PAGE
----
O’s Reading Room Goes Fleetwide & Features Oprah’s Book Club’s Latest Selection “An American Marriage”
Due to its overwhelming popularity, Holland America Line is bringing O’s Reading Room to all 14 ships in the fleet around the world. By May 2018, guests on all ships regardless of cruising region will have the opportunity to read the latest book club selection and participate in discussions on board. O’s Reading Room was introduced as part of special onboard programming developed in partnership with O, The Oprah Magazine.
The first novel to go fleetwide – “An American Marriage” by award-winning author Tayari Jones – was recently announced as the latest selection in Oprah’s Book Club. Guests on board Holland America Line ships will share the same experience with millions of readers.
“Our guests are fanatical readers, and O’s Reading Room quickly became one of the most popular activities on ships with O, The Oprah Magazine programming,” said Orlando Ashford, president of Holland America Line. “We’re excited that we can now offer this experience to all of our guests. Oprah’s personal passion for reading is evident by the books she chooses, and we’re privileged to feature the same selection as Oprah’s Book Club.”
Jones is the author of several other novels, including “Leaving Atlanta,” “The Untelling” and “Silver Sparrow.” Her writing has appeared in Tin House, The Believer, The New York Times and Callaloo. A member of the Fellowship of Southern Writers, she is a recipient of the Hurston/Wright Legacy Award, Lifetime Achievement Award in Fine Arts from the Congressional Black Caucus Foundation, United States Artist Fellowship, NEA Fellowship and Radcliffe Institute Bunting Fellowship.
Jones will join Holland America Line’s March 3, 2018, “O, The Oprah Magazine’s Adventure of Your Life Cruise” to the Caribbean aboard Nieuw Amsterdam. She embarks with a collection of the magazine’s editors and visionaries who will share stories, inspire guests and impart their knowledge through special programming. O, The Oprah Magazine’s Books Editor Leigh Haber will be on board to lead the discussion of “An American Marriage” with Jones during O’s Reading Room.
On non-theme cruises, guests who are interested in participating in O’s Reading Room can bring “An American Marriage” on board. Book club discussions are led by a member of the ship’s staff, and selections change periodically throughout the year. The latest O’s Reading Room selection is listed on Holland America Line’s website on the O, The Oprah Magazine’s Year of Living Well page.
I like to make my own decisions about what to read and I want a real library on board every ship. Stop turning HAL into some celebrity driven, interactive screen nightmare.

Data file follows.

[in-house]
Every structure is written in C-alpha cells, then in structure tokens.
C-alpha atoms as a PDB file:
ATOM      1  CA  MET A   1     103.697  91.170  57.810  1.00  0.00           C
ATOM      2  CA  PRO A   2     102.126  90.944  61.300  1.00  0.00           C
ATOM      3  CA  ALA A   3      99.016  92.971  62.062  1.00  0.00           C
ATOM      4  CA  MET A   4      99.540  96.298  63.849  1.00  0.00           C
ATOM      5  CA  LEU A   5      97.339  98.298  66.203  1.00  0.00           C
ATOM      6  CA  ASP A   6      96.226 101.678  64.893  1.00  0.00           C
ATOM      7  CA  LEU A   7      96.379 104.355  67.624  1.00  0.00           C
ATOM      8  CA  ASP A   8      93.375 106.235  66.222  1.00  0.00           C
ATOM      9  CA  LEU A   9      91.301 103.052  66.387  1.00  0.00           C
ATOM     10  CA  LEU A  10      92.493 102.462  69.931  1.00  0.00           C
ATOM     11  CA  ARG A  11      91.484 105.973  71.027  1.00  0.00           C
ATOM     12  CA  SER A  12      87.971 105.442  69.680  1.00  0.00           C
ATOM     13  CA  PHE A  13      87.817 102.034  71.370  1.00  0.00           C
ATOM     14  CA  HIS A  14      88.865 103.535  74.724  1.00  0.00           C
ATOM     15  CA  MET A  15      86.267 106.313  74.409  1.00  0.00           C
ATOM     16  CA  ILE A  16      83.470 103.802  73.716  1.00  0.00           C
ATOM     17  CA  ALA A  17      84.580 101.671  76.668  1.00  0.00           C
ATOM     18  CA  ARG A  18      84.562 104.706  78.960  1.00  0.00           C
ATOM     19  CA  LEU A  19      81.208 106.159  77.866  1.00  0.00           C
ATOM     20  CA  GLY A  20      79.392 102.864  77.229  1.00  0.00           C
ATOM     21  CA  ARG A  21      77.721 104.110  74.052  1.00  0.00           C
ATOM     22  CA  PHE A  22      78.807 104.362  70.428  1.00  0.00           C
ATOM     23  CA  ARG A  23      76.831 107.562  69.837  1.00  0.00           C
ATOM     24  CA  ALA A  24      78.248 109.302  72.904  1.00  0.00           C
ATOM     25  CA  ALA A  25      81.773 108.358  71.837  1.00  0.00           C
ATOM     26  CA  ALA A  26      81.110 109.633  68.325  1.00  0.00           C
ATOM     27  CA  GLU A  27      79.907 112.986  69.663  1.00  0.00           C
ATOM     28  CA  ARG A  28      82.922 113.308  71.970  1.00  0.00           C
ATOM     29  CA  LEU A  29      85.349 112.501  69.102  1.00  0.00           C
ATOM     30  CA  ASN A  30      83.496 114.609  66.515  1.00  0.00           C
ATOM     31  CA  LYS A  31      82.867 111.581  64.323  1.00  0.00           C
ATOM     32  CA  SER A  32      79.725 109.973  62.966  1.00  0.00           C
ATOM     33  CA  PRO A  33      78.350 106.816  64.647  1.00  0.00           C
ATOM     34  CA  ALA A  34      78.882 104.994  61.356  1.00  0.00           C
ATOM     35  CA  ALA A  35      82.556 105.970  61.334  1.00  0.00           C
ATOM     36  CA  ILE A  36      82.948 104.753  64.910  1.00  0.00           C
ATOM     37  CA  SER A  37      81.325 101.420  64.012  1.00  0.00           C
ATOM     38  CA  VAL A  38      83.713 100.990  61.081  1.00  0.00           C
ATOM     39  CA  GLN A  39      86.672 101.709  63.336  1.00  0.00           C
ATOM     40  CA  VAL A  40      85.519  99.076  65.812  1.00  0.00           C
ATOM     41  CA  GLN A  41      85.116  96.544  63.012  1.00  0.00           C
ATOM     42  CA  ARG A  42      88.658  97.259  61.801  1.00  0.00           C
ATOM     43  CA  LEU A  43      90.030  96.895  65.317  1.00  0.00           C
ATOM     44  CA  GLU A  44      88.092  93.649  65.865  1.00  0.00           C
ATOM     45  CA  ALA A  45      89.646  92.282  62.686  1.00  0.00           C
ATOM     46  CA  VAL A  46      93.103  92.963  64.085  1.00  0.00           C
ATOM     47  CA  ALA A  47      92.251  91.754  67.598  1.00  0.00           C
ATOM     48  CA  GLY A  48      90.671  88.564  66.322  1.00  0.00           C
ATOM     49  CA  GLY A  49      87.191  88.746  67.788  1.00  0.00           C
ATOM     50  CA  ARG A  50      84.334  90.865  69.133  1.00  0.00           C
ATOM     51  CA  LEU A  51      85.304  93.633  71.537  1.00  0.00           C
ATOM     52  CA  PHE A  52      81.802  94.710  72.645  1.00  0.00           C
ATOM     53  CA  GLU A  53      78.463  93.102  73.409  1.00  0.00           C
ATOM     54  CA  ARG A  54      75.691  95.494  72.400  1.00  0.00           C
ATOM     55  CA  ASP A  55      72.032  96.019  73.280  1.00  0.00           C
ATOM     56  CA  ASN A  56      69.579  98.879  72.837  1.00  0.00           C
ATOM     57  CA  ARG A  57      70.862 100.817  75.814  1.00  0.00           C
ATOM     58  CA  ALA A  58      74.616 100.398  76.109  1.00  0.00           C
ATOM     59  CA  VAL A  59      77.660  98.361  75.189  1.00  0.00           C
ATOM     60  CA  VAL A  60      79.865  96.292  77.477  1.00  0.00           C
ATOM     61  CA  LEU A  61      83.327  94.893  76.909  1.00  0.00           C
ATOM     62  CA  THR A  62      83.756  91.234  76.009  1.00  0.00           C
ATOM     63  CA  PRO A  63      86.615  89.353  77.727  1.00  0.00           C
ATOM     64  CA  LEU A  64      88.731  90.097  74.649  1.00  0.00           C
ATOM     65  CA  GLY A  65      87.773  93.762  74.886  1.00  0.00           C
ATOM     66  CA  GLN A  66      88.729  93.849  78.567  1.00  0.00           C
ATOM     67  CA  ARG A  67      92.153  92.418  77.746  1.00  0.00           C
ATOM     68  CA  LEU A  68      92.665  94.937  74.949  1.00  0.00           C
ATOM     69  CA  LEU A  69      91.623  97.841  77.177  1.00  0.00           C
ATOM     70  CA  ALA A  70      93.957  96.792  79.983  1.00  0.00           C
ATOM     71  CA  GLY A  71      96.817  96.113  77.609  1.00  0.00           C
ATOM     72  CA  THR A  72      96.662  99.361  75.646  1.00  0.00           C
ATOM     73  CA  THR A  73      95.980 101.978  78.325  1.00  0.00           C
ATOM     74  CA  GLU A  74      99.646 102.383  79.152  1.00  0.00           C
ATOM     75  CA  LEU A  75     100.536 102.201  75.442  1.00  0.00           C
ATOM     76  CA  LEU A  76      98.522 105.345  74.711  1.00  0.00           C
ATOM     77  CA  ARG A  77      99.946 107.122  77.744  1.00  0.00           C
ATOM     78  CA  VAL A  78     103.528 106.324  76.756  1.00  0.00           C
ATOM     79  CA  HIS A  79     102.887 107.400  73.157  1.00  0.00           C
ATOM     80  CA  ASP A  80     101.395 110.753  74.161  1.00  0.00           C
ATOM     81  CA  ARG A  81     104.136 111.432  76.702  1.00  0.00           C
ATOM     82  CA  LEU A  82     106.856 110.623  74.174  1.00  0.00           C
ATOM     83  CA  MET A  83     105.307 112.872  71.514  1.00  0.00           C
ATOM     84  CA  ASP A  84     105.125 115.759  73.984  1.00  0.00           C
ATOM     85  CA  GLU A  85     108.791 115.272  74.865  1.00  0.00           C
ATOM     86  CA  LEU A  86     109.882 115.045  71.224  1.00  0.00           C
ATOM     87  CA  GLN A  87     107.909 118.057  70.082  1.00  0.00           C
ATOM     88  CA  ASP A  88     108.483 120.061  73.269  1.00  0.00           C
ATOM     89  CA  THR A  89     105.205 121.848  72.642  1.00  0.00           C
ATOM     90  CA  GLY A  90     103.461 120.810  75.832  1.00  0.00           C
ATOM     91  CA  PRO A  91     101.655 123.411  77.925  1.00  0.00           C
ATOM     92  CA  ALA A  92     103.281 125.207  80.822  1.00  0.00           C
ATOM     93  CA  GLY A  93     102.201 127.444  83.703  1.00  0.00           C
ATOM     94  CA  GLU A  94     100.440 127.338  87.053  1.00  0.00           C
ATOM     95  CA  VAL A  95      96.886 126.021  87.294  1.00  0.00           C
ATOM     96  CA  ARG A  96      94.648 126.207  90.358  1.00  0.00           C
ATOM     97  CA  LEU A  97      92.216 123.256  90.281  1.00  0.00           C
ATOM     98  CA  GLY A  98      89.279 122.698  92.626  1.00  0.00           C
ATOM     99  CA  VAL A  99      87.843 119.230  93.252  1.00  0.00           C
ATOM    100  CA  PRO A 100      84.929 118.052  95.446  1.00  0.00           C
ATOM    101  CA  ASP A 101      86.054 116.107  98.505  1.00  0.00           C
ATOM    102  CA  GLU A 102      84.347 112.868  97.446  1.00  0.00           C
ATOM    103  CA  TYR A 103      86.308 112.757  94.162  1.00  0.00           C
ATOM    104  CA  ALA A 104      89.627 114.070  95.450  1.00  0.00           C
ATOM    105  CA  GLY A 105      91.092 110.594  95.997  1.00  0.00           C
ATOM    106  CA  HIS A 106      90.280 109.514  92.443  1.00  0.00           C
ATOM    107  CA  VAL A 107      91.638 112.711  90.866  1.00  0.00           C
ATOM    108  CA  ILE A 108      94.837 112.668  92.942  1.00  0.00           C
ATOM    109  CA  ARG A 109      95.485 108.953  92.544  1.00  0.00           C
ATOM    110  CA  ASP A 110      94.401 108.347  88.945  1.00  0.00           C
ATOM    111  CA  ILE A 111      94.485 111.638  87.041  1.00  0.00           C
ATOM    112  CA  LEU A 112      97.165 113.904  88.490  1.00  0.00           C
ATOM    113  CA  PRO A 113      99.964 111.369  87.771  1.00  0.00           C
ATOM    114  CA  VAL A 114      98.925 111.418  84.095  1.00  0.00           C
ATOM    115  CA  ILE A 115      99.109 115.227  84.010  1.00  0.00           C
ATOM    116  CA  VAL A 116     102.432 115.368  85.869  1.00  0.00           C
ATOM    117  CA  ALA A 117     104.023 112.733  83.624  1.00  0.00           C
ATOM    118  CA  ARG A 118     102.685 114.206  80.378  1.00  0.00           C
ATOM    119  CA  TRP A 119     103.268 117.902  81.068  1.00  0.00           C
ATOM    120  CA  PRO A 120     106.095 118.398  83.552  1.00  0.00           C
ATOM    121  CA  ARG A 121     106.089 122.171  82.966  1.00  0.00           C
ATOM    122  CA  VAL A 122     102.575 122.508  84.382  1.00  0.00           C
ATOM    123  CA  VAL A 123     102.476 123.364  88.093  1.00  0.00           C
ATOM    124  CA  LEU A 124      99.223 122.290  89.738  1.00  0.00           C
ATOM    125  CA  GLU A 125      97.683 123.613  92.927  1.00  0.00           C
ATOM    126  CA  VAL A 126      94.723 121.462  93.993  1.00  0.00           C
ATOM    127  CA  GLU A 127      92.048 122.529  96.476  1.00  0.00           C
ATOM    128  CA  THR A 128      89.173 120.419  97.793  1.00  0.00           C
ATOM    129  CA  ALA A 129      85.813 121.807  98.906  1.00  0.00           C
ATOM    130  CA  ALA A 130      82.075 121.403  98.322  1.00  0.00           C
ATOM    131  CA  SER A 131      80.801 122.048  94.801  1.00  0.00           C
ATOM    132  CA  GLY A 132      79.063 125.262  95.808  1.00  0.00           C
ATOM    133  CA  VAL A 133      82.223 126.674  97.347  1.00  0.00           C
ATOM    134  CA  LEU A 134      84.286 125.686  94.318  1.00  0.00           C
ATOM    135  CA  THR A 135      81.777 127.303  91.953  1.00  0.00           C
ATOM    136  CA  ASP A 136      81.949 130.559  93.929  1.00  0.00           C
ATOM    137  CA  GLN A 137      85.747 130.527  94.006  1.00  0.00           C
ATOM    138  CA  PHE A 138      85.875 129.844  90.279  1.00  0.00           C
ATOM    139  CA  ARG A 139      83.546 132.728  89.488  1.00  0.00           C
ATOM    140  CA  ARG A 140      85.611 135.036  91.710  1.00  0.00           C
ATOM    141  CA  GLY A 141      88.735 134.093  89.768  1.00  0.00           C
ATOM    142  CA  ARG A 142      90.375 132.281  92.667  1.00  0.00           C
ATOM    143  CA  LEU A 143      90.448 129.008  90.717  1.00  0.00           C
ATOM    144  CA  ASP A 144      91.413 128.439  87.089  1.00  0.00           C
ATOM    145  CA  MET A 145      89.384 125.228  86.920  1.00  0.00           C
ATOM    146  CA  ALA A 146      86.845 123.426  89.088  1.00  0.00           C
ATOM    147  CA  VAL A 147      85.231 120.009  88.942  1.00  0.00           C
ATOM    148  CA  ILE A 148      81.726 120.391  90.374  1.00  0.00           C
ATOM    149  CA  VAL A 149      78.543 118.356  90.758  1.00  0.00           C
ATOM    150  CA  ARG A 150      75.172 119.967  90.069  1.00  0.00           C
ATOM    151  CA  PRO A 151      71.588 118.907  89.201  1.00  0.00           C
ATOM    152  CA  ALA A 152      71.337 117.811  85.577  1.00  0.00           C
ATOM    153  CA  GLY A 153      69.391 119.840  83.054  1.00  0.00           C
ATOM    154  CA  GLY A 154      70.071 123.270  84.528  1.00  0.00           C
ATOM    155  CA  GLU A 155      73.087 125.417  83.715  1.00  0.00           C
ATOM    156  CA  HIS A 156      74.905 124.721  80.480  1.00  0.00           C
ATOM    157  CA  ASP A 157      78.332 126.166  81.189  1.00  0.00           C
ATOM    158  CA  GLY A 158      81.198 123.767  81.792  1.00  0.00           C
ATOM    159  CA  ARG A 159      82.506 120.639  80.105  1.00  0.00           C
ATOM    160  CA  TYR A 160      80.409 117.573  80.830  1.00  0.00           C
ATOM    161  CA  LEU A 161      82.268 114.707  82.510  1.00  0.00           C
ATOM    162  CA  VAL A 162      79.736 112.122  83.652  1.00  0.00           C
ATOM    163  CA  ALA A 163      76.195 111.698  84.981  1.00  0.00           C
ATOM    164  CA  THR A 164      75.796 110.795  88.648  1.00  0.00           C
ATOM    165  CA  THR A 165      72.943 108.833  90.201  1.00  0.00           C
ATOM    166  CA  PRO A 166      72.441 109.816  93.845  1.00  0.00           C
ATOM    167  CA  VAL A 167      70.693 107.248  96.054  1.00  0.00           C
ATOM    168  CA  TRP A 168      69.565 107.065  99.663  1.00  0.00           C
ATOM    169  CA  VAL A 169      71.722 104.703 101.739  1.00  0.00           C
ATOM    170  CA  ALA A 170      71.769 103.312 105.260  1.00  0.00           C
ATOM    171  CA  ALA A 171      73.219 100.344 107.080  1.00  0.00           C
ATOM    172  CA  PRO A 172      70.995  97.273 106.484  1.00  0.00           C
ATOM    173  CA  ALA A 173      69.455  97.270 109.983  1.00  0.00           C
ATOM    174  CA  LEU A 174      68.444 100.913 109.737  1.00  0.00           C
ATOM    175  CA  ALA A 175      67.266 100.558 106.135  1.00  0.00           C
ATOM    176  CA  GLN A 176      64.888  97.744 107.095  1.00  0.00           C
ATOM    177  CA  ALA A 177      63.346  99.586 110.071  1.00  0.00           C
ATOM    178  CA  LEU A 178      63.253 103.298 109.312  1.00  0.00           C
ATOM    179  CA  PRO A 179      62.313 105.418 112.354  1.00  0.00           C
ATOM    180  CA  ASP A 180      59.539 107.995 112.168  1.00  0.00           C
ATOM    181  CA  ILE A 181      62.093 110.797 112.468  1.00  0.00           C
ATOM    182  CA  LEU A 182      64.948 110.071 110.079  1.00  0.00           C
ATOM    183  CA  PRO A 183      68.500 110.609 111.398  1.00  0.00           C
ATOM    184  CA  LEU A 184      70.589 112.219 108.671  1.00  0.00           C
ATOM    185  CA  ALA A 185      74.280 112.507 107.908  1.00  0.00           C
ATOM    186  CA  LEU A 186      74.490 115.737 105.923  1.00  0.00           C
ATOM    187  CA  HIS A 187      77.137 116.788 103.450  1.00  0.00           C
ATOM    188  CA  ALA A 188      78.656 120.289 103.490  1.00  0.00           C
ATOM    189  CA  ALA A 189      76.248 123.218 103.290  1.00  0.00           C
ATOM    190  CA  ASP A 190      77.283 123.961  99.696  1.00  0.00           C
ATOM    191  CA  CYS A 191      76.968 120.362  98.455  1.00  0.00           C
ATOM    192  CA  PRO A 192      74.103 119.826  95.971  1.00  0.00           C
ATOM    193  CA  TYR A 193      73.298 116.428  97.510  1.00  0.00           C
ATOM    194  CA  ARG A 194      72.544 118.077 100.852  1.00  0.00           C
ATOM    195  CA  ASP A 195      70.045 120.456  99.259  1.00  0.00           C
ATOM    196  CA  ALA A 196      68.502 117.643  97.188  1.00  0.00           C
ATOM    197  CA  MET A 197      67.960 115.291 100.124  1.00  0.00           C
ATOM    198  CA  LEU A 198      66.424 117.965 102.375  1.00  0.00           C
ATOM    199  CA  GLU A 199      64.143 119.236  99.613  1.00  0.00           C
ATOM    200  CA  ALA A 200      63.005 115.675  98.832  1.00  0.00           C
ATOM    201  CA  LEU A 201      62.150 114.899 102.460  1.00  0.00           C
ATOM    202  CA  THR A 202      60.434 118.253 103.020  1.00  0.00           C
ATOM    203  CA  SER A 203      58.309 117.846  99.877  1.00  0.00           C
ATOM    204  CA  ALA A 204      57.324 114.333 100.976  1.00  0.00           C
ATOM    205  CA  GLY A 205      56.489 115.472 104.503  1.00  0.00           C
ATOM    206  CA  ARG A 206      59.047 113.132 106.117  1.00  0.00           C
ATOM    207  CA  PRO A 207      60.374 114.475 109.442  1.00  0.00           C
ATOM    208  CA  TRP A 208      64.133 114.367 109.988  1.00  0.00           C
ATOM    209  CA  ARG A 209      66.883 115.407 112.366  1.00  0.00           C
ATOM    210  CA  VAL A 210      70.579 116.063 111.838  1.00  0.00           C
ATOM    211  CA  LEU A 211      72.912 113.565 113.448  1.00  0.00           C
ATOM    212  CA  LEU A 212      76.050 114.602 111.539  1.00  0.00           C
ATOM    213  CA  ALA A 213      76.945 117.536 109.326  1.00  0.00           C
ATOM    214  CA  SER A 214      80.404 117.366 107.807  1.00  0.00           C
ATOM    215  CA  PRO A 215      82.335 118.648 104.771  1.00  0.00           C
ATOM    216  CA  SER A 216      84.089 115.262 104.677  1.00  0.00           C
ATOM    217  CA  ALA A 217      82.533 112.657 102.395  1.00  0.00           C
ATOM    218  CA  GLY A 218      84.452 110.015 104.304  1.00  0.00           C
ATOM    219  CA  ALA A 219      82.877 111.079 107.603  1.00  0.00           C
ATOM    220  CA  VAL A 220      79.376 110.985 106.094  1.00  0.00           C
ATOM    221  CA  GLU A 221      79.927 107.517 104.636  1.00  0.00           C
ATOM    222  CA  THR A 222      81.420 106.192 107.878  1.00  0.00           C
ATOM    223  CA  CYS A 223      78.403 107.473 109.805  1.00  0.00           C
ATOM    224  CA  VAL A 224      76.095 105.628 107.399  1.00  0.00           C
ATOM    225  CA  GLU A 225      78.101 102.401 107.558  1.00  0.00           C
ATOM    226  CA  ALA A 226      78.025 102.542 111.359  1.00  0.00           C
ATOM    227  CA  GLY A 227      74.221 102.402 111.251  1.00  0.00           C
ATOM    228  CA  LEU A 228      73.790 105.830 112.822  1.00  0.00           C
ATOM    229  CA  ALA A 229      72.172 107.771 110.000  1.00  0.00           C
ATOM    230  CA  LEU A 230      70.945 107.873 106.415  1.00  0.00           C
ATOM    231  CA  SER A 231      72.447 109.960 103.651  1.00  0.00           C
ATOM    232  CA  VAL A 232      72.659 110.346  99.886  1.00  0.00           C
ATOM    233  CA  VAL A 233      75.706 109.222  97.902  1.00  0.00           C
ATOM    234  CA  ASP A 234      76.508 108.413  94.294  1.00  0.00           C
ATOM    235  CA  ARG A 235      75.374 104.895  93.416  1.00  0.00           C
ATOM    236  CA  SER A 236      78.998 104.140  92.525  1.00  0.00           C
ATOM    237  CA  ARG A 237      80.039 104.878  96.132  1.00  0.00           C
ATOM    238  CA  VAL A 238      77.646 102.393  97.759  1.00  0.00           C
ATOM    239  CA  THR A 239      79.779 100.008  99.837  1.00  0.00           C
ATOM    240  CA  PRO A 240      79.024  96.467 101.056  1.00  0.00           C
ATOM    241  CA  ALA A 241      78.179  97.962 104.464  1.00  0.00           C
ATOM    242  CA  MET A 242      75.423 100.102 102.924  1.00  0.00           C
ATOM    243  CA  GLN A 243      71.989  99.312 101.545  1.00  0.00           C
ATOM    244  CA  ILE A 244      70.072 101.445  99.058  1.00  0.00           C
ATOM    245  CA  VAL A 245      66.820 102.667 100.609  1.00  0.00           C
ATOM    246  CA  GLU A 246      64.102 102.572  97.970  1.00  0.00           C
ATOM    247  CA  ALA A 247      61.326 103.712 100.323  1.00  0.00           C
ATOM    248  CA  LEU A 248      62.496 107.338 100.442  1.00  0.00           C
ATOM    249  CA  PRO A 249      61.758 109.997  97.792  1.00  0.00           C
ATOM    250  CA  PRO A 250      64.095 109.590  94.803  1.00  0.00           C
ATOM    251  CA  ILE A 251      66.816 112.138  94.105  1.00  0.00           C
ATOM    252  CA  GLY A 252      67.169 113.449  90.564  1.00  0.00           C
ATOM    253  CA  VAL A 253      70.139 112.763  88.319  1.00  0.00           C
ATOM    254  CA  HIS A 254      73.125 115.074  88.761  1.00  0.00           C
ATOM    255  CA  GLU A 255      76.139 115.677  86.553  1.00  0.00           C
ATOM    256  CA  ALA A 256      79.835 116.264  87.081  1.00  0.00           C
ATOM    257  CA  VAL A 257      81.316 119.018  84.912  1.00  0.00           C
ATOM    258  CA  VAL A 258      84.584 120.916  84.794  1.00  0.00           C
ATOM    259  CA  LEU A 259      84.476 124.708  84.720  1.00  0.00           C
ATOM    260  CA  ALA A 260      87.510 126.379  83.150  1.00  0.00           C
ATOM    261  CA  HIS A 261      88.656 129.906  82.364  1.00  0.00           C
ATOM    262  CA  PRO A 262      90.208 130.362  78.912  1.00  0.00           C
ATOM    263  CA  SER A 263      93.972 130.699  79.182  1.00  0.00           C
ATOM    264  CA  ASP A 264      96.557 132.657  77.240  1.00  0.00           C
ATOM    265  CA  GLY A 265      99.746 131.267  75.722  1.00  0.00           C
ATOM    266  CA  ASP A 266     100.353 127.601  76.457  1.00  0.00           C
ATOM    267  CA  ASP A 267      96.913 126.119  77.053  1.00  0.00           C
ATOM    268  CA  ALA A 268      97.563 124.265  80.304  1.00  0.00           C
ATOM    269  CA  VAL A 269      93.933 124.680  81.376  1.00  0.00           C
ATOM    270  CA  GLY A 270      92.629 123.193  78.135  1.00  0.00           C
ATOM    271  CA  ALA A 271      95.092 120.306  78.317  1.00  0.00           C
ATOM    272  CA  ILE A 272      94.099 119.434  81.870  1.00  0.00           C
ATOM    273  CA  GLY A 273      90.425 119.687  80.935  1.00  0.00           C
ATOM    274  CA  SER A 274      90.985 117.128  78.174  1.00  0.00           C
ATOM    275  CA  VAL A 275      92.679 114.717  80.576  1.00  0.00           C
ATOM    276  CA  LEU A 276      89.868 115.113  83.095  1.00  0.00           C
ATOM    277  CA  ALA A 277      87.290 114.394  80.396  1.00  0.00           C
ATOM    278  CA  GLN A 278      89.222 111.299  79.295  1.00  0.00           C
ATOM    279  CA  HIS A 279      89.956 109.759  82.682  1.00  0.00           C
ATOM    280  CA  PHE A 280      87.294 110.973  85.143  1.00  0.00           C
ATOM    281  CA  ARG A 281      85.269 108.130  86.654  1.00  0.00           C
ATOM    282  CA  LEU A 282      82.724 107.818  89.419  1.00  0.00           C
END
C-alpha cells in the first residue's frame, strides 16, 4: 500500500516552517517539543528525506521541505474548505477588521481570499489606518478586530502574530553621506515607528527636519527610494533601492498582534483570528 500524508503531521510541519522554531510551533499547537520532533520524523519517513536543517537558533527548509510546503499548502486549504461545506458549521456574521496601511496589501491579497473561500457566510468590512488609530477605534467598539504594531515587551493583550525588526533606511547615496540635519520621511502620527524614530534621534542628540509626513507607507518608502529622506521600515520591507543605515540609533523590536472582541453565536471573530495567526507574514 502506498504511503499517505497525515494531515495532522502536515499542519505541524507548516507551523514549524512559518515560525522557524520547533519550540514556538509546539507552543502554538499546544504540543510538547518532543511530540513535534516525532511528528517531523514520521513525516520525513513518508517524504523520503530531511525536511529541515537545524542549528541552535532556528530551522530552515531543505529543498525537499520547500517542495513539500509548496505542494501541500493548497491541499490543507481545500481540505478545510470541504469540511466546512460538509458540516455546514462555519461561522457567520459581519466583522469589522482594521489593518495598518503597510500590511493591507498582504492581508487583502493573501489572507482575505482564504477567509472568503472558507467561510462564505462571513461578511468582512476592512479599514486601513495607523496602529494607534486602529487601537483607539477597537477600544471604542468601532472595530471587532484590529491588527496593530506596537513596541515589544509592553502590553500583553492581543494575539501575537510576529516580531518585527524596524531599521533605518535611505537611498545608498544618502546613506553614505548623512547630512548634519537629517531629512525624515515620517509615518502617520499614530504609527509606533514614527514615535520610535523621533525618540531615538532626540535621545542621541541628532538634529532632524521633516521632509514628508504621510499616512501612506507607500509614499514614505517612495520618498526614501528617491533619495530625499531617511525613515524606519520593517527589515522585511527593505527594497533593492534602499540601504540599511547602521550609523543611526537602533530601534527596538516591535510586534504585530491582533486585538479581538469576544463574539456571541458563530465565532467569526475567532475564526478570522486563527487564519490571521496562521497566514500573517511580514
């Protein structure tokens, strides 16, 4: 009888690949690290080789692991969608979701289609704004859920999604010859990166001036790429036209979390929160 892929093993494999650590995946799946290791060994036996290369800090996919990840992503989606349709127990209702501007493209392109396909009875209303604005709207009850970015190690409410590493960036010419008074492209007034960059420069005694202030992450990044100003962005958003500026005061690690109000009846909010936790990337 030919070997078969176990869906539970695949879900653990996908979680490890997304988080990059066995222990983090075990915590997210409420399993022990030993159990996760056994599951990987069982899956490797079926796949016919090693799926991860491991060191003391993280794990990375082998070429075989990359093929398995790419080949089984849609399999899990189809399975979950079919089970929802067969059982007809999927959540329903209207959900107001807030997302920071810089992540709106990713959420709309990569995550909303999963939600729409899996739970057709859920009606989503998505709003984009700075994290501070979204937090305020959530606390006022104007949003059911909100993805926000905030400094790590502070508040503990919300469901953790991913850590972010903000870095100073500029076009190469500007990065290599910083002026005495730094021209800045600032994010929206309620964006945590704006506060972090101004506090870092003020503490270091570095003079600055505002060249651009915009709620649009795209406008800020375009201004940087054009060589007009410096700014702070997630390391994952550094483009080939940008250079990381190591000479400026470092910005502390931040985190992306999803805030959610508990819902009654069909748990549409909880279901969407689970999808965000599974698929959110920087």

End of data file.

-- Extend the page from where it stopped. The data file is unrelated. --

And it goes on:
Whoever thought Oprah was regarded as so eone to recommend reading material to the wide community of cruisers is very mistaken. Oprah owns ‘O’ and doesn’t answer to anyone. She can recommend anything she enjoys or gets paid to recommend.
I cannot believe that HAL thinks that this is a substitute for the beautiful libraries (especially on the Noordam) that they had previous to this latest upgrade.
Does HAL ever listen to it’s devoted returning passengers? There is a reason we return. Why do you have to change?
It’s wonderful that Oprah is a reader and recommends books, but I was never so disappointed when we boarded the Koningsdam last year to find there was no library. We have sailed HAL many times but from now on we’ll only sail on a ship with a library.
Having a discussion of a popular book, especially one from the Oprah book club may turn out to be a good idea. Only time will tell. The thought of no more ship libraries, especially the Noordam or the nice Crows Nest library on the Zuiderdam makes me sad. My husband and I recently cruised on the Noordam for 27 nights. We each read 2 or 3 books from the ship library. Our friends made use of it, too. Having a peaceful place to read and have coffee was so nice.
Why does HAL keep making poor decisions concerning their new ships and their current fleet. First you take away the chairs on the promenade deck. Then you take away the library and mess up the crows nest. They you proclaim that your guests are “avid readers”, after removing the library and replace it with an Oprah book of the month club? Why push such a polarizing character on your cruise line? Another big mistake.
As well-educated well-traveled seniors, we’ve long-chosen HAL as our preferred cruise line. The library was always the social enter of the ship, where we’d meet and talk with like-minded passengers. It seems clear that Holland is no longer interested in marketing to such as ourselves, a decision that makes no sense to this MBA-Marketing retiree, especially given that ours is a growing market base. C’est la vie. There are other cruise lines, and we will be sailing on them.
We’ve just returned from an 11-day Caribbean Cruise on the Zuiderdam. When we went up to Deck 10 to visit our favorite public place (the library), we were shocked by the Vast Emptiness. No floor to ceiling walls of bookcases, filled with categories like “biography,” “best sellers,” “travel,” “novels,” etc. No comfy couches and chairs to curl up on. Even the espresso bar with its variety of snacks (open faced smoked salmon mini-sandwiches, rich brownies, tiny fruit plates) was gone.
The Ziederdam library was an intellectual and social meeting place where book lovers gathered and visited about books, authors, travel. Most of us who love books have Kindles in our suitcases. We go to the library to seek new treasures, to find something we don’t have on our Kindle. And to interact with others who love books.
The first time I stepped into the mostly-empty space that used to be the library, I felt like a good friend had been murdered. It was a deeply disturbing experience.
HAL’s rich and varied libraries placed it a couple of steps above the average cruise line. Now, there’s not much to set it apart. Why pay more for an experience that doesn’t offer more? Other lines offer excellent service, good food and wonderful destinations. But they lacked the warmth and intellectual stimulation of a good library, so we always chose HAL ships. Now HAL also lacks the allure of a good library.
The loss is not only ours, I suspect it will also be HAL’s as guests who have cruised for years with Holland America choose other lines of travel.